Theory construction in second language acquisition. By Geoff Jordan. (Language learning & language teaching 8.) Amsterdam: John Benjamins, 2004. Pp. xviii, 295. ISBN 158814821. $42.95.
Reviewed by Marcus Callies, Philipps-University Marburg
The study of second language acquisition (SLA) is a comparatively young field of research that is increasingly being viewed as a branch of cognitive science. There is still little agreement on what phenomena of SLA are to be explained and what counts as an explanation. Moreover, researchers appear to have reached only a minimal consensus as to what the object of study of a theory of SLA is and what the goals of such a theory are. Instead, the field has witnessed a proliferation of theories and, even more so, of models, hypotheses, and theoretical constructs. SLA being an interdisciplinary enterprise, its theories draw on and have been influenced by a large number of other disciplines within the social and cognitive sciences such as linguistics, psychology, and sociology. Thus, only little progress toward a unified theory of SLA has been made.
The present book provides an overview of long-standing issues and debates in SLA and presents a comparative analysis of rival SLA theories. While theory proliferation is usually considered a weakness of a discipline, Jordan asks whether having various theories really is a disadvantage. He suggests that we may actually need more than one unifying theory to break up the many research areas subsumed under SLA. J argues that instead of setting up virtually impossible conditions for an SLA theory, competing theories need to be evaluated in terms of well-defined, rational assessment criteria that can serve as a common basis for theory construction. Thus, unlike existing volumes that aim at providing an overview of SLA theories (Diane Larsen-Freeman and Michael Long, An introduction to second language acquisition research, London: Longman, 1991; Rosamond Mitchell and Florence Myles, Second language learning theories, London: Arnold, 1998), J sets up a series of such criteria (his ‘Guidelines’), based on theories of science, against which existing theories of SLA are evaluated in the second part of the book.
Part 1 discusses fundamental issues concerning the construction and assessment of SLA theories. In Ch. 1, J outlines some key terms and current problems in SLA, explores the central issues in the philosophy of science (Chs. 2 and 3), defends the rationalist case (Ch. 4), and presents his guidelines for theory assessment (Ch. 5). Part 2 examines various theories, models, and hypotheses of SLA and evaluates them in terms of how well they stand the test of the guidelines. J discusses Noam Chomsky’s theory of universal grammar (UG) and its role in an explanation of SLA (Chs. 6 and 7), as well as approaches to SLA that ‘offend the guidelines’, such as contrastive analysis, Stephen Krashen’s monitor model, variable competence models, environmentalist theories, and the sociopsychological constructs of aptitude and motivation (Ch. 8). Ch. 9 provides an assessment of mostly cognitive approaches that, according to the author, represent ‘signs of progress’ on the road to a theory of SLA: error analysis, the morpheme order studies, developmental studies, processing approaches, and the competition model. Finally, in Ch. 10, J concludes that a theory of SLA should address what L2 competence is, how it is acquired, and how it is put to use. He argues, however, that the domain of SLA theories needs to be far wider than Chomsky’s, as it needs to explain not only a more complex competence, but also performance. The volume ends with a bibliography, and name and subject indices.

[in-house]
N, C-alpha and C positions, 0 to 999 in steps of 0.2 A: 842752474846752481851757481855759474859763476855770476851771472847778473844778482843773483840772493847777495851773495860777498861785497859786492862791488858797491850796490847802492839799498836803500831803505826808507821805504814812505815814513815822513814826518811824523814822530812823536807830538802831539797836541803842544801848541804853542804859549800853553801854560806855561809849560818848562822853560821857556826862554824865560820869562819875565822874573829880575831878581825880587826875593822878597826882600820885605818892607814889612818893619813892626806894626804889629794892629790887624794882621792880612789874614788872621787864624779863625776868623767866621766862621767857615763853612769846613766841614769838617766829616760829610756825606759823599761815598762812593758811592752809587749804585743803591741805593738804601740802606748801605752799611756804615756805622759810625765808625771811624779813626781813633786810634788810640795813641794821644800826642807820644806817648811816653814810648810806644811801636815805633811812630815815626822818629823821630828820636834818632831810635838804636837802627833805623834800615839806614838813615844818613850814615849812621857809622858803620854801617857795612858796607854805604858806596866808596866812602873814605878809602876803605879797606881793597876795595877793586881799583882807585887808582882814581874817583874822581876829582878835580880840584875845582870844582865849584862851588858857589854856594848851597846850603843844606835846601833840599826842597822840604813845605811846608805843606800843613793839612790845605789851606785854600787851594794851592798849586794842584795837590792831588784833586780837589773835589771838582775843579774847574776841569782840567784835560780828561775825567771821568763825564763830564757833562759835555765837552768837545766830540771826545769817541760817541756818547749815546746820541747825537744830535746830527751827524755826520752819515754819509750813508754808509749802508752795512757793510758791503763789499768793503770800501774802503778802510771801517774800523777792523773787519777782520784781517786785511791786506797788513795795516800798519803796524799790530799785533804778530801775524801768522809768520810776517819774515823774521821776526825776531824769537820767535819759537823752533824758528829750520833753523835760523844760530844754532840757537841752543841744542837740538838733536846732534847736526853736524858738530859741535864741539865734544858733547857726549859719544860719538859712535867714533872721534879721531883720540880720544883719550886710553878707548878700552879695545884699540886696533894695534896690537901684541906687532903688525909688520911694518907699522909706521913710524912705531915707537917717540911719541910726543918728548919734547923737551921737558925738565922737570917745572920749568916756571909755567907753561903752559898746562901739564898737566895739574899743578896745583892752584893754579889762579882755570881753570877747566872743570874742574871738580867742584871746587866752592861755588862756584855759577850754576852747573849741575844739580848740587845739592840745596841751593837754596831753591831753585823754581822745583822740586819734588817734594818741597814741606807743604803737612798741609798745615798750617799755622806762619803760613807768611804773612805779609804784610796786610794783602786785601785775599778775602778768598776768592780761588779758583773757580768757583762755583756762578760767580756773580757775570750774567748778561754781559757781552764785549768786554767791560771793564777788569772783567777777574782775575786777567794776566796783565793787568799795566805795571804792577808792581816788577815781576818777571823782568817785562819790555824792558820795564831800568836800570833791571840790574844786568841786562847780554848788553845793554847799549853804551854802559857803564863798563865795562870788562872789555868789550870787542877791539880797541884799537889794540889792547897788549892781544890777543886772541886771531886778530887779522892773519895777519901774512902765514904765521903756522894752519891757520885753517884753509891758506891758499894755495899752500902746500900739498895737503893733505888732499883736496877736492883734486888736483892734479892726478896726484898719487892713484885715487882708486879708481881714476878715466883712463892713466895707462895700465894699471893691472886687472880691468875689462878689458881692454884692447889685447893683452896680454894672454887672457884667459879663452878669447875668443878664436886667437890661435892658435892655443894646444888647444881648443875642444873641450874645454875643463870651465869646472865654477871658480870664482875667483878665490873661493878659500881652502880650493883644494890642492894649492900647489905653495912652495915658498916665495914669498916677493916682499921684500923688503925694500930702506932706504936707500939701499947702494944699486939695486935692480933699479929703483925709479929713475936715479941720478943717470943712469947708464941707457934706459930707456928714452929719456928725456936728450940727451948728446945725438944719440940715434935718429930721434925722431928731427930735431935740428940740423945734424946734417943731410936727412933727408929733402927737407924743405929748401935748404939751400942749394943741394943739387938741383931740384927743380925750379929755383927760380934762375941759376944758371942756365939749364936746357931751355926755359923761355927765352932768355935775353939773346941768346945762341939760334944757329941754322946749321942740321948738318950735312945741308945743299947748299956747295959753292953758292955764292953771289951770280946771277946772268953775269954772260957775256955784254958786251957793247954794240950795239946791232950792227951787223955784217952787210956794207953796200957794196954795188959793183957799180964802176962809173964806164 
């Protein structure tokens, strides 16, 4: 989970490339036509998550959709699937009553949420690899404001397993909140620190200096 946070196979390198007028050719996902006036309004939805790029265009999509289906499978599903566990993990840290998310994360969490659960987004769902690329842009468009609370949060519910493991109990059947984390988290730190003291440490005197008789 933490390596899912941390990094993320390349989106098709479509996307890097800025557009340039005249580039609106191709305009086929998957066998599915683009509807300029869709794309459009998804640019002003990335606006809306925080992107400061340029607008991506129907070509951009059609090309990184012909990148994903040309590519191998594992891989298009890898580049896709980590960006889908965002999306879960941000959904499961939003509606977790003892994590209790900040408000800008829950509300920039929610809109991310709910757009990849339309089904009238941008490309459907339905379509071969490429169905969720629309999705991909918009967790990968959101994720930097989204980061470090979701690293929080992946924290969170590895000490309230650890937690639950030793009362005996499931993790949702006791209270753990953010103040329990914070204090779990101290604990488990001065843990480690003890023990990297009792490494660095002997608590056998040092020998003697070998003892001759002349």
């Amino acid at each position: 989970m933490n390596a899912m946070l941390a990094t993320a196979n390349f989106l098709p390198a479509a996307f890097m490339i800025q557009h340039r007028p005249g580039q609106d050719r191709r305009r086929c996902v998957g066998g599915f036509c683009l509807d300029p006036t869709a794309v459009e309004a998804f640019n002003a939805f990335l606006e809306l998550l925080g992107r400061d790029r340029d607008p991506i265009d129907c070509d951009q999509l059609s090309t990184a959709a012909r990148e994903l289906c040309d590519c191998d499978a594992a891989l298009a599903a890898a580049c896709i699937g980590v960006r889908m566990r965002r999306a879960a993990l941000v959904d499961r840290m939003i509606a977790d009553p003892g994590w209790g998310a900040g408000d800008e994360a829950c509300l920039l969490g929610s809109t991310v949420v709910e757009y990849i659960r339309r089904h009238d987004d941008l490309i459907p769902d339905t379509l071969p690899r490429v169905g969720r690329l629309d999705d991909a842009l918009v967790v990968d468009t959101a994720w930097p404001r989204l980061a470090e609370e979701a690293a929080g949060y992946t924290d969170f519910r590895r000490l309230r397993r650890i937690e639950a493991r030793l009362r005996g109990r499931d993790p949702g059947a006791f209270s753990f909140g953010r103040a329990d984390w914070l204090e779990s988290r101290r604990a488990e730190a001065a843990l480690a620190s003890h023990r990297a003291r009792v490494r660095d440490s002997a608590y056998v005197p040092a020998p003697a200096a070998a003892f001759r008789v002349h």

In sum, the book provides a useful and highly accessible introduction to the philosophical background to SLA and a good overview of the development of theories and models in SLA. This overview, however, is not fully exhaustive in that, for example, a highly influential approach in SLA such as markedness and (typological) language universals is not discussed. Still, this volume is extremely valuable due its critical approach and comparative evaluation of theories. Thus, it should be of great interest and benefit not only to specialists and researchers, but also to newcomers to the field who need a comprehensive overview.